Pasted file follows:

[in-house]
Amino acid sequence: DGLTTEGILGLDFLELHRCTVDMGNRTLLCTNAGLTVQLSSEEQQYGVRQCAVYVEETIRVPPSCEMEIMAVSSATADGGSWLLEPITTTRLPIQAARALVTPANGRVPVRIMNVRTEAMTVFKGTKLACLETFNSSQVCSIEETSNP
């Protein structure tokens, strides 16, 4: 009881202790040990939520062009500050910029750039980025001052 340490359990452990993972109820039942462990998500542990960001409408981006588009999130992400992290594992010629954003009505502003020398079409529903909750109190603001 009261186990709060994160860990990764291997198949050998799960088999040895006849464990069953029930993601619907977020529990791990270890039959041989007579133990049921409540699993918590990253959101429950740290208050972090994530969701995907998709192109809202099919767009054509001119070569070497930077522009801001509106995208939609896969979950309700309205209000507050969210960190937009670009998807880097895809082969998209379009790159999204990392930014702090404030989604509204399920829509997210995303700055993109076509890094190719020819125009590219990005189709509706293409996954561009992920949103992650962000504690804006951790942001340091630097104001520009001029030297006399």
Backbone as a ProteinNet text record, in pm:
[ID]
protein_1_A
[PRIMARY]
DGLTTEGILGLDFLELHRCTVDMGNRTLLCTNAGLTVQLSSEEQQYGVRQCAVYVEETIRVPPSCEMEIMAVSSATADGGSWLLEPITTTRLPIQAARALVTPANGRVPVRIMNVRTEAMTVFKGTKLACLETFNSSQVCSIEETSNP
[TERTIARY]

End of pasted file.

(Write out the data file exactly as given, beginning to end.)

[in-house]
Amino acid sequence: DGLTTEGILGLDFLELHRCTVDMGNRTLLCTNAGLTVQLSSEEQQYGVRQCAVYVEETIRVPPSCEMEIMAVSSATADGGSWLLEPITTTRLPIQAARALVTPANGRVPVRIMNVRTEAMTVFKGTKLACLETFNSSQVCSIEETSNP
């Protein structure tokens, strides 16, 4: 009881202790040990939520062009500050910029750039980025001052 340490359990452990993972109820039942462990998500542990960001409408981006588009999130992400992290594992010629954003009505502003020398079409529903909750109190603001 009261186990709060994160860990990764291997198949050998799960088999040895006849464990069953029930993601619907977020529990791990270890039959041989007579133990049921409540699993918590990253959101429950740290208050972090994530969701995907998709192109809202099919767009054509001119070569070497930077522009801001509106995208939609896969979950309700309205209000507050969210960190937009670009998807880097895809082969998209379009790159999204990392930014702090404030989604509204399920829509997210995303700055993109076509890094190719020819125009590219990005189709509706293409996954561009992920949103992650962000504690804006951790942001340091630097104001520009001029030297006399």
Backbone as a ProteinNet text record, in pm:
[ID]
protein_1_A
[PRIMARY]
DGLTTEGILGLDFLELHRCTVDMGNRTLLCTNAGLTVQLSSEEQQYGVRQCAVYVEETIRVPPSCEMEIMAVSSATADGGSWLLEPITTTRLPIQAARALVTPANGRVPVRIMNVRTEAMTVFKGTKLACLETFNSSQVCSIEETSNP
[TERTIARY]